Evernote Pattern Collection
Some of my pattern collection in Evernote. I’m pretty sure I won’t be making that bustier from the 1980s.

With my fabrics, I only used a few tags, but with my patterns I used a lot. I tagged my patterns with the pattern company, the decade, the type of garment (dress, top, etc.) and any distinguishing features that I might want to search for later (gored skirt, puff sleeves, asymmetric, vintage, summer, half-size, etc.).

This process was more time consuming that recording my fabric, but well worth the effort. Now if I see a fabric that would make, say, a great summer dress, maybe with ruffles, I can just open up Evernote on my smart phone and search for ‘summer dress ruffle’ and see all the patterns I own that fit those criteria. Then I can choose one pattern, and get the yardage and notion requirements from the image of the pattern back. I have my entire database of patterns available at all times.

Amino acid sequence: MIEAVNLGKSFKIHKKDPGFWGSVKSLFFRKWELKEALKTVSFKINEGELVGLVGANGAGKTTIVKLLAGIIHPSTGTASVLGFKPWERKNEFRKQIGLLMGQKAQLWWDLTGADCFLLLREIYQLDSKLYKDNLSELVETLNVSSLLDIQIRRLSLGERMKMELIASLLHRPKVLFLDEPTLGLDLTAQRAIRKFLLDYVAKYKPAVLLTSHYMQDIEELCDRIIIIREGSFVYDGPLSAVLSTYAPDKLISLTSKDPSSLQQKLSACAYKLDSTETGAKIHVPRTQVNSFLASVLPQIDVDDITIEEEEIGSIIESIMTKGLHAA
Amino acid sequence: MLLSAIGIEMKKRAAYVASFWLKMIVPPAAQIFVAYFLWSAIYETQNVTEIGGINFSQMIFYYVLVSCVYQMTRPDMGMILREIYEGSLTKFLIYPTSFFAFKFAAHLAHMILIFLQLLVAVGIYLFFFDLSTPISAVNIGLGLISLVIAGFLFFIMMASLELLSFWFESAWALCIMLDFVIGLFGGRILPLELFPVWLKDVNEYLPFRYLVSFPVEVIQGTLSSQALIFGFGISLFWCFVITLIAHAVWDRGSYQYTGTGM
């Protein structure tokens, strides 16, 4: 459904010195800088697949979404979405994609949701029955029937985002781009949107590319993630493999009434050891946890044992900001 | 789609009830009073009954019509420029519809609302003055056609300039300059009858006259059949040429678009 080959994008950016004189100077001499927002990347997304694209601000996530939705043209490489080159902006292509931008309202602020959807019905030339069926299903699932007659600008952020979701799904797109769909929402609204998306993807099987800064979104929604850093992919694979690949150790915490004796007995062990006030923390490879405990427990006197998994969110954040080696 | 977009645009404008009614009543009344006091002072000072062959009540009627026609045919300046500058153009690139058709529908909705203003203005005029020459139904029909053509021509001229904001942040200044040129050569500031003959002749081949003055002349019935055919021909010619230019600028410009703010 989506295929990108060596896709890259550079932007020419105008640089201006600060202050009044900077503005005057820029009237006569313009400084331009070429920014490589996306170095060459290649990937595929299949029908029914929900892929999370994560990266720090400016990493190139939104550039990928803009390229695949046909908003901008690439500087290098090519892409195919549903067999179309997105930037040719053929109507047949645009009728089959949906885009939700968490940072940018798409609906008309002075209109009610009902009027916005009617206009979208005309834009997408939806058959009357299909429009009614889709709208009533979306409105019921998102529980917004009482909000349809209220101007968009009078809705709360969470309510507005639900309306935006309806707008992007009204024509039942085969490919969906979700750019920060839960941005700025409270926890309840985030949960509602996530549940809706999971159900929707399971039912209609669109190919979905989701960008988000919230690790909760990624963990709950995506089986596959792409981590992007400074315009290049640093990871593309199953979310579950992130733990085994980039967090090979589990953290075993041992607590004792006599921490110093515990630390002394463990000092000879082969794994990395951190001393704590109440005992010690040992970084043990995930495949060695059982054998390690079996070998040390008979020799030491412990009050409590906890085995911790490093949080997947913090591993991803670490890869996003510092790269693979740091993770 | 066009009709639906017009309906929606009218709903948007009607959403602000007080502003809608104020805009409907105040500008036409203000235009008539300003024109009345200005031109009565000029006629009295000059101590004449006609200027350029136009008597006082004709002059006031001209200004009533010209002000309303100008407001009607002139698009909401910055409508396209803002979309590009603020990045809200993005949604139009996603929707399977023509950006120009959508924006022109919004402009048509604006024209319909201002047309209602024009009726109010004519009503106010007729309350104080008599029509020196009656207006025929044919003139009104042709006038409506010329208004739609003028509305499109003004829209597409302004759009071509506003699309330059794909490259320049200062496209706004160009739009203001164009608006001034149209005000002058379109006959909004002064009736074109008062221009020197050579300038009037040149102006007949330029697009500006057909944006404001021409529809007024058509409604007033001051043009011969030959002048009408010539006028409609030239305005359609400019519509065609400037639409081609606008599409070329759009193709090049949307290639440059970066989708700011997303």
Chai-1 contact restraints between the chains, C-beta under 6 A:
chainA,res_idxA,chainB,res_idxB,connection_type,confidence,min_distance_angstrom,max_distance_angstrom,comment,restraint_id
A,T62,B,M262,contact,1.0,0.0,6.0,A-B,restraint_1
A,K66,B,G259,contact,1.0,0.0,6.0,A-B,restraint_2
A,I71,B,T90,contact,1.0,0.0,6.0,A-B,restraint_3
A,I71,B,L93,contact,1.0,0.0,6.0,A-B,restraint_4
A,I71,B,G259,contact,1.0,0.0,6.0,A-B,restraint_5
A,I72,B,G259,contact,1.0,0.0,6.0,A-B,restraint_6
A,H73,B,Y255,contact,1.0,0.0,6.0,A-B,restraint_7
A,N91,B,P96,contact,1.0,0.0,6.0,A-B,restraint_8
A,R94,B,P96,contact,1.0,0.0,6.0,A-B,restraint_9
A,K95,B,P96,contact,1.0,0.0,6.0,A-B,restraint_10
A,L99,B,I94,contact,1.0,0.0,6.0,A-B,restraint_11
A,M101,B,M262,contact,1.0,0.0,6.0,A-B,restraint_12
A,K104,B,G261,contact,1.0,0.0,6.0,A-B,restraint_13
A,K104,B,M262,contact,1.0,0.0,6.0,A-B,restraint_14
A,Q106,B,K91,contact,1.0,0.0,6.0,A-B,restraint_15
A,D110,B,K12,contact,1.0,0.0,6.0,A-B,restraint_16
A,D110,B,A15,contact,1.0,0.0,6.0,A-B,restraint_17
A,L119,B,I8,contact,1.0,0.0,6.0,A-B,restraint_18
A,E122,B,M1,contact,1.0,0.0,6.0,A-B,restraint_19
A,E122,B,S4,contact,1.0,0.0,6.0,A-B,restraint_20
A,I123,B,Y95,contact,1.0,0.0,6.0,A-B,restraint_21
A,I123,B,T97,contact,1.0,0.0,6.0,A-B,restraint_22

I also like that I have a good idea of what patterns are ‘missing’ from my collection. I don’t own a good jeans pattern, for example, and the men I sew for have very slim pickings. I also can avoid duplicating pattern purchases. In a zombie apocalypse, I now know that I will be able to clothe girls between the ages of 3 and 12 in skirts that are a-line, tiered, gathered, pleated, or culottes, in all lengths, without ever leaving the house to purchase a pattern. How did this happen?

Overall, I’m very happy with this solution. You can see how some other bloggers are using Evernote with their sewing herehere, here, here and here. Everyone is organizing their patterns a little bit differently, which just shows how flexible this solution is.

What about you? How do you organize your patterns and fabric?

Note: This post contains an Evernote affiliate link. If you click on it, I get a little extra storage space, but no monetary compensation. As always, my opinions are my own.